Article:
In the end, then, the most disturbing aspect of this story, buried under the horror of child sacrifice, may be God’s alarming vulnerability. God loves Abraham, but/and God doesn’t seem to know how Abraham will respond to God's love. The love that will constitute the covenant relationship between God and God’s People leaves God vulnerable to the unfaithfulness of those whom God has chosen to love. This is surprising. Alarming. Did you know that the love with which God has chosen to love God’s People - to love you - is not a cubic zirconium imitation of love - a love that looks a lot like the real thing but keep two fingers crossed behind its back and holds back the fragile parts? But God’s love for God’s People - God’s love for us - is here revealed to be the honest-to-goodness, heart-laid-bare love of vulnerable self-offering, even uncertainty. God loves Abraham, so God is not sure how Abraham will act. Thus, by the end of the episode, there is something God did not know before the story that God now knows. In Abraham’s willingness to sacrifice his son, the weight of the world lifts from the divine shoulders, and God's relief streams from the page to us. “Now I know…” God says. “Now I know.”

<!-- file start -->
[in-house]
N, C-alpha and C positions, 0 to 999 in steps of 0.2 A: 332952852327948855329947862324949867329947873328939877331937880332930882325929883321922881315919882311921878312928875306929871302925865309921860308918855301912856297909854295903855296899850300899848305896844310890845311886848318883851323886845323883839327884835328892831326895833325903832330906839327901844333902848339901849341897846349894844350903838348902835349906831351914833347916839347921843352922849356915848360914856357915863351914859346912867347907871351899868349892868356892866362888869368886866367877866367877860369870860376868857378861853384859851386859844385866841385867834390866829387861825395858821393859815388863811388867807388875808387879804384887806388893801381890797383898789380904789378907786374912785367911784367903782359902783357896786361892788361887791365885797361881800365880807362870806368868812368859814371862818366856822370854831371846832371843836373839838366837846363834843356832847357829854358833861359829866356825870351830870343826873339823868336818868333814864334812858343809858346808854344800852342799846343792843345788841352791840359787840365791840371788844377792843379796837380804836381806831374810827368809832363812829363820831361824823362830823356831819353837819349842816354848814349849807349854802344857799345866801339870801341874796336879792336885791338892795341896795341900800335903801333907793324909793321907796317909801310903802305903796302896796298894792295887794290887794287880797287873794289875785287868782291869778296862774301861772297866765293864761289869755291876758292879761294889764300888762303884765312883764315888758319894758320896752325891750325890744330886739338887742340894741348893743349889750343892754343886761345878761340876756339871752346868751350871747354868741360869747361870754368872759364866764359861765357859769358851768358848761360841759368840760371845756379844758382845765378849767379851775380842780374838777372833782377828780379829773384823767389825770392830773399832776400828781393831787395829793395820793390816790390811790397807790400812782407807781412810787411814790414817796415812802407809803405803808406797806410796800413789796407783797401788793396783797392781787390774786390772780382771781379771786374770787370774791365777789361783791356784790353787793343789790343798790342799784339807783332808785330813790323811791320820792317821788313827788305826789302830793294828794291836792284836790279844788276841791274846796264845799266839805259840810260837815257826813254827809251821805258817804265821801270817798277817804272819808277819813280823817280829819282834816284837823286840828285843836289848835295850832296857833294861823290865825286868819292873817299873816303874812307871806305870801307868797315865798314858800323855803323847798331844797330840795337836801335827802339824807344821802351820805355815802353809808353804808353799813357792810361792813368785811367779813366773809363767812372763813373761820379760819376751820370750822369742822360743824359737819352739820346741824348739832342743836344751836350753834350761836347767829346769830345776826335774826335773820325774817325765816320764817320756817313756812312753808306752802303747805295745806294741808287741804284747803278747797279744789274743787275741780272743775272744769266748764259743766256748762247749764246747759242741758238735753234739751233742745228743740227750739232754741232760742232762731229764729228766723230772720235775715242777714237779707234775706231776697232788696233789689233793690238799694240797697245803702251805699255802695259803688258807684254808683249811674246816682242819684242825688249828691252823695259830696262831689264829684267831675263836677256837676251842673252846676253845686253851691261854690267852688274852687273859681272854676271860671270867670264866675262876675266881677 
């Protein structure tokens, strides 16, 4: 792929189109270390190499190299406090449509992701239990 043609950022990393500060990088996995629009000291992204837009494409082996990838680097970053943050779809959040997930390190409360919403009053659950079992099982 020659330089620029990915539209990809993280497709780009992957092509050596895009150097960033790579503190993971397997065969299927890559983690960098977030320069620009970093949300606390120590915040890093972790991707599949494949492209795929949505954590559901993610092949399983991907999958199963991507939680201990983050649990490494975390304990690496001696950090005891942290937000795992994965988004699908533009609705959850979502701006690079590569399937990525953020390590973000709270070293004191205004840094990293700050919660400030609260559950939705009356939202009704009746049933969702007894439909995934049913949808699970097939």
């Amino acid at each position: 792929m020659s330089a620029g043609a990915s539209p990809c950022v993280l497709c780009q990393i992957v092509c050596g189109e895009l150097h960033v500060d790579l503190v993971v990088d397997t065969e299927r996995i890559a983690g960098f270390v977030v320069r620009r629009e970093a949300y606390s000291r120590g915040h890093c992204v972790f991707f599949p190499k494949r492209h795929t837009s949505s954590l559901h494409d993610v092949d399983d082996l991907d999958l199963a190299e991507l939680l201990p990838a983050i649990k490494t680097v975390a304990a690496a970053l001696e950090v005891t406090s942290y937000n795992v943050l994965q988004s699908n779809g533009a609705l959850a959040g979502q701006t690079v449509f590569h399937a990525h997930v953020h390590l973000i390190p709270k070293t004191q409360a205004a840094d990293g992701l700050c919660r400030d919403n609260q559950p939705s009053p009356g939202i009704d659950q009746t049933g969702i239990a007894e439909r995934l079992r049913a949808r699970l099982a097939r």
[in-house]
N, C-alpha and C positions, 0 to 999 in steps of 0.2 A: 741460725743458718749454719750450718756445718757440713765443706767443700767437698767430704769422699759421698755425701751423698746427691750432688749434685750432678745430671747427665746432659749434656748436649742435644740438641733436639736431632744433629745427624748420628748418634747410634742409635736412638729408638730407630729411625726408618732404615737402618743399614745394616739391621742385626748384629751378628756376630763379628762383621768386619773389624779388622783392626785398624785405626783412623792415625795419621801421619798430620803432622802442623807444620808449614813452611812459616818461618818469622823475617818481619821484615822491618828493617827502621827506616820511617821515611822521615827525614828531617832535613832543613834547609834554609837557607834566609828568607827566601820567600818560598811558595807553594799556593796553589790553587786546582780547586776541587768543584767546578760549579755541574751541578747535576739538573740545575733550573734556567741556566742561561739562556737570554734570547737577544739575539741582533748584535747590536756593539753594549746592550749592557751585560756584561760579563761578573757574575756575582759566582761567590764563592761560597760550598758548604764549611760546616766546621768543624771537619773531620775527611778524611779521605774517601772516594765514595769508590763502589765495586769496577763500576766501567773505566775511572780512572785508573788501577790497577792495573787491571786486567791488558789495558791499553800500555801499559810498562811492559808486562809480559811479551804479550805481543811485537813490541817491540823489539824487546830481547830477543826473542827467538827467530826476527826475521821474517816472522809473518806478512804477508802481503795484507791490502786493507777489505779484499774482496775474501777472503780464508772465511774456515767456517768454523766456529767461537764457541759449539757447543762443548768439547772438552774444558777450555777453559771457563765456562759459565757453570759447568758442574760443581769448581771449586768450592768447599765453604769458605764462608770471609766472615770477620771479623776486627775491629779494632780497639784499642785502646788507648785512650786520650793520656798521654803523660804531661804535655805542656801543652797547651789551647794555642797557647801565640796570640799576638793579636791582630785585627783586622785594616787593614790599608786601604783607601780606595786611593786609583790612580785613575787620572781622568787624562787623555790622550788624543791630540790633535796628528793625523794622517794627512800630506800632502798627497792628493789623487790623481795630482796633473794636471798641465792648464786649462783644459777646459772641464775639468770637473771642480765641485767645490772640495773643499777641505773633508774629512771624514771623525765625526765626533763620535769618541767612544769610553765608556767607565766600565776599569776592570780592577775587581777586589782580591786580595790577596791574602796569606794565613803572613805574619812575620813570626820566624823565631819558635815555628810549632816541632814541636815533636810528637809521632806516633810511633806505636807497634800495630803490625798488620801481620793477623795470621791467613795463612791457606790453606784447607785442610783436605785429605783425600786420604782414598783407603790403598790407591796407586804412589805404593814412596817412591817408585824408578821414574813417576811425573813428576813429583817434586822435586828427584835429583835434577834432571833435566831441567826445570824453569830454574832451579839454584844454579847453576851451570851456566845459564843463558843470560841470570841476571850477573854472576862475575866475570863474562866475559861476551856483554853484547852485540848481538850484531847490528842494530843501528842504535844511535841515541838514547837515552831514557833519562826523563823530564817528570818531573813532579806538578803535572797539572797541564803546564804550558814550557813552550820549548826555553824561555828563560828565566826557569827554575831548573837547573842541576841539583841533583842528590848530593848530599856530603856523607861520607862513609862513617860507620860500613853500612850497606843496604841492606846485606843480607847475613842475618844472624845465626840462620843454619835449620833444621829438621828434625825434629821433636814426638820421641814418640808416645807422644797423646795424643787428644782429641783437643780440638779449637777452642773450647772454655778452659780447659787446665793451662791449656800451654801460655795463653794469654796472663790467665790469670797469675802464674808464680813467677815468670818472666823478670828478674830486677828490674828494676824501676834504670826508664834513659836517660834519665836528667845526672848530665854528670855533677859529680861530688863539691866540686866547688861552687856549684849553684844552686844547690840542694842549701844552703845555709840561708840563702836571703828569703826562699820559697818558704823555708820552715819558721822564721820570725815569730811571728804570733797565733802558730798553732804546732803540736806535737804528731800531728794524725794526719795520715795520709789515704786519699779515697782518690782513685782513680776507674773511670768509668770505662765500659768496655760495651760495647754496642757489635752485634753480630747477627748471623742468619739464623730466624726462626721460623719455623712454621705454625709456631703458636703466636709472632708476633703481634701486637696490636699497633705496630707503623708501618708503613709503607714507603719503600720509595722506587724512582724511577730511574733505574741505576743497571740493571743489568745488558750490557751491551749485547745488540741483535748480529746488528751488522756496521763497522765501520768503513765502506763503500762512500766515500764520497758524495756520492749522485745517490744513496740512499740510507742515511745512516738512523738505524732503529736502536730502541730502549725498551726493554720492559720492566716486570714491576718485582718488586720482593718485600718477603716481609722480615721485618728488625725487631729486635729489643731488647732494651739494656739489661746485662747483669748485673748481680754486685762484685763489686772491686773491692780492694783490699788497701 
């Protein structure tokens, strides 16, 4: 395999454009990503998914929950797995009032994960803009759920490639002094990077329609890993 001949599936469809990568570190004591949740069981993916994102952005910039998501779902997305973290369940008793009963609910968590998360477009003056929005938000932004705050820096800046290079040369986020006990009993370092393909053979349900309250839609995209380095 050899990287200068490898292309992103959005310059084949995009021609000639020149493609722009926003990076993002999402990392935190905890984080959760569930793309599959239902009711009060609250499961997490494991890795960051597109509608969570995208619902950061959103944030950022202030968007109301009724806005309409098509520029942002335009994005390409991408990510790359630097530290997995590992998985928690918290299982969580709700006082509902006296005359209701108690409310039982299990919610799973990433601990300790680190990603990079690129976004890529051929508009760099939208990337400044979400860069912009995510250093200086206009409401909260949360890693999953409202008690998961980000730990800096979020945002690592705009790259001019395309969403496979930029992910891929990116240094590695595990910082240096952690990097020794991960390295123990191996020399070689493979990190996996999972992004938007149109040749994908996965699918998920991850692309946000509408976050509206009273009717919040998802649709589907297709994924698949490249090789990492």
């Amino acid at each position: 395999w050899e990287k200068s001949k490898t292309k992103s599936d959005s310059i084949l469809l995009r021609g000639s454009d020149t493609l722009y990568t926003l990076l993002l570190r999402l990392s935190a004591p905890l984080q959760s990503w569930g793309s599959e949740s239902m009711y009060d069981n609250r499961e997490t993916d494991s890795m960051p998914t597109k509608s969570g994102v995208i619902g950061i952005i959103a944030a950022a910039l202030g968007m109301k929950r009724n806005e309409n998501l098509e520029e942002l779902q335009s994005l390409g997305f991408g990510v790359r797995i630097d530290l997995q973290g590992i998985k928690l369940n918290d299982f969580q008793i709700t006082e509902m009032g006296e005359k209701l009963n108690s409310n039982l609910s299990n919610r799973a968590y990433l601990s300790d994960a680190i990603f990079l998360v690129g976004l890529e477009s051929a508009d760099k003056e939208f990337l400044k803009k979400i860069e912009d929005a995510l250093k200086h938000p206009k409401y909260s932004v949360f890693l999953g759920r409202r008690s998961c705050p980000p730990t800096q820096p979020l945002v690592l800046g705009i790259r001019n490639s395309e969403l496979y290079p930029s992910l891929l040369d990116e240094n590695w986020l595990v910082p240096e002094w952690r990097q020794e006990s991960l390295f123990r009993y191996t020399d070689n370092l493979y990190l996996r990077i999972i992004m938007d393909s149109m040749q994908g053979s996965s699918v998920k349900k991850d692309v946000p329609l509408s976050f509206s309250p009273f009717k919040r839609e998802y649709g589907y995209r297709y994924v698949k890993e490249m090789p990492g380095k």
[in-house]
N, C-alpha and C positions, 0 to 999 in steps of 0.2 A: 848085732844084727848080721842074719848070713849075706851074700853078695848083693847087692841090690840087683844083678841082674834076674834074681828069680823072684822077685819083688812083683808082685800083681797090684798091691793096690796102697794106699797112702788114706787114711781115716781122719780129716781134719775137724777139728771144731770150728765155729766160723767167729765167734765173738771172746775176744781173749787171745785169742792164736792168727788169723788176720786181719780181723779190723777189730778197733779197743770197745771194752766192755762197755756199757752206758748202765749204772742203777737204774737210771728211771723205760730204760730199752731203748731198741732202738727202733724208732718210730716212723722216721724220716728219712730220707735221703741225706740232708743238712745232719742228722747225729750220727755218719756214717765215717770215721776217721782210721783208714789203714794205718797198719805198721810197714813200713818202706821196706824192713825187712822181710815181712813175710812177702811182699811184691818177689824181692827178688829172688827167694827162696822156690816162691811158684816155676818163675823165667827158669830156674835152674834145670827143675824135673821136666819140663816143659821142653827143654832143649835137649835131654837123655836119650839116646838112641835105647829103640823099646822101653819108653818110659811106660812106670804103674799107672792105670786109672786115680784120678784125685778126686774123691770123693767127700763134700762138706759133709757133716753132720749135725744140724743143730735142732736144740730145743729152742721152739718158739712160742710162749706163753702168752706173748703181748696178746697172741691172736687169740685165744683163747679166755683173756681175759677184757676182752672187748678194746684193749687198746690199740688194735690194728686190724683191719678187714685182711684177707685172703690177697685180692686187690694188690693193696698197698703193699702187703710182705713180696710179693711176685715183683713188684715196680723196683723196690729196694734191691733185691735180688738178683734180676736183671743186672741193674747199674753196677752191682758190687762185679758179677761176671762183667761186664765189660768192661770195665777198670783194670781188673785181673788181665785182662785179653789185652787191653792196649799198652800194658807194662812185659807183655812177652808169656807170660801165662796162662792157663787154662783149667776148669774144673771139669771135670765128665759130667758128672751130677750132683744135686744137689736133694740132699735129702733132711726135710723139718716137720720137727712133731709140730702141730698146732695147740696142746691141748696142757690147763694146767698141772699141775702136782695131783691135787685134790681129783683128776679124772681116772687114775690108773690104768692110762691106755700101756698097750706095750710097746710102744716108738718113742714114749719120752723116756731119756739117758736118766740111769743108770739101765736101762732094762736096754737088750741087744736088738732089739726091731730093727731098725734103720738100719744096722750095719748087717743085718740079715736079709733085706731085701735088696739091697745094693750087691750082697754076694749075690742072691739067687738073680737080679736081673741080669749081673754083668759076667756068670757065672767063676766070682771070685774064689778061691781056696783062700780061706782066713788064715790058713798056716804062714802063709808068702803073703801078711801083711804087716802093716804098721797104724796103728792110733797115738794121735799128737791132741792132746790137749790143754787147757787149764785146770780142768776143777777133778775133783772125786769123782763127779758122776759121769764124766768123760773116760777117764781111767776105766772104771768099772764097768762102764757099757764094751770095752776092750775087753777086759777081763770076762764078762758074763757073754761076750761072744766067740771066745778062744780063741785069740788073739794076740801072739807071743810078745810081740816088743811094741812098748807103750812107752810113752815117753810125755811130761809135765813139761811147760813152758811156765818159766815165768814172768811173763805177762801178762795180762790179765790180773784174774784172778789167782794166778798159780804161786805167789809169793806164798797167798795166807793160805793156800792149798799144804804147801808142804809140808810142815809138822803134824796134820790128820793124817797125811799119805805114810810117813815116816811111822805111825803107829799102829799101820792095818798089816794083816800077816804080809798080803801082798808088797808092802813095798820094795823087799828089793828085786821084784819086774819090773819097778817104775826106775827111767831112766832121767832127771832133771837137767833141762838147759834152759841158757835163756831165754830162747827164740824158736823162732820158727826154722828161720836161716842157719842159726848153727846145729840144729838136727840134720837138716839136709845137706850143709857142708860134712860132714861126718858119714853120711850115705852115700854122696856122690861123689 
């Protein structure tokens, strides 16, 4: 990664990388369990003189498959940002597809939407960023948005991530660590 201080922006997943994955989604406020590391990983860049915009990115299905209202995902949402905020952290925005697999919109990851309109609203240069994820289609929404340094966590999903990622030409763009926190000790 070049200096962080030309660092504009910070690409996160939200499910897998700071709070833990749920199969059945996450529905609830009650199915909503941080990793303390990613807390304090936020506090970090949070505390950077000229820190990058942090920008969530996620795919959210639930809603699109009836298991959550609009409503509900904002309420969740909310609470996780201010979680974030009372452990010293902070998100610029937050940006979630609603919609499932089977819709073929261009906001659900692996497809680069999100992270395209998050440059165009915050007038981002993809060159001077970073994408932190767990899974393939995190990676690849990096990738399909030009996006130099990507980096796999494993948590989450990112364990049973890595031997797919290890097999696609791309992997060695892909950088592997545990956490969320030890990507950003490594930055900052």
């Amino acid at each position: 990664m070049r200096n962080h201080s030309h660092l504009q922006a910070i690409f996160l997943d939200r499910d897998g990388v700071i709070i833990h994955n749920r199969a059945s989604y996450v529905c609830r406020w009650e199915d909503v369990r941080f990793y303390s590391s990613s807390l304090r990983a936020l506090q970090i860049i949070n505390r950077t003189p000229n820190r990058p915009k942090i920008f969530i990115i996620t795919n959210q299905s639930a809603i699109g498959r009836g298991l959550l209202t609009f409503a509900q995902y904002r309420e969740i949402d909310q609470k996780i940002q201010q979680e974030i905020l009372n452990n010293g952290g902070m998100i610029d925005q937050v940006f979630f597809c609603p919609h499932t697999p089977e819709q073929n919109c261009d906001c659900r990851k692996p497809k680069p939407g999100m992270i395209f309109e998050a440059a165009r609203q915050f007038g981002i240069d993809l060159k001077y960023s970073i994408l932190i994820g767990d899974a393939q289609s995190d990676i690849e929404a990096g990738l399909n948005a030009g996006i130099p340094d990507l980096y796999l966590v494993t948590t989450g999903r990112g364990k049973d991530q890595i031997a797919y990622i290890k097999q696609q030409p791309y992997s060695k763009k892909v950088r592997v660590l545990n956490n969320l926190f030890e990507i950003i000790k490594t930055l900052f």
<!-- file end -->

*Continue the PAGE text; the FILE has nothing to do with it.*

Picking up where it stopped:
We know that this will not be the last time a Father is asked to sacrifice a Son in the beautiful, difficult, sometimes dark story of Scripture. The Father’s sacrificed Son will also be one of Abraham’s sons, and the sequel will be every bit as offensive as the original. But the faithfulness God longs for in Abraham and the faithfulness of God will finally meet there, on the cross, in Jesus, just as God imagined. In self-emptying love poured out for the world that God has, from the very beginning, longed with a vulnerable, covenant love, to bless.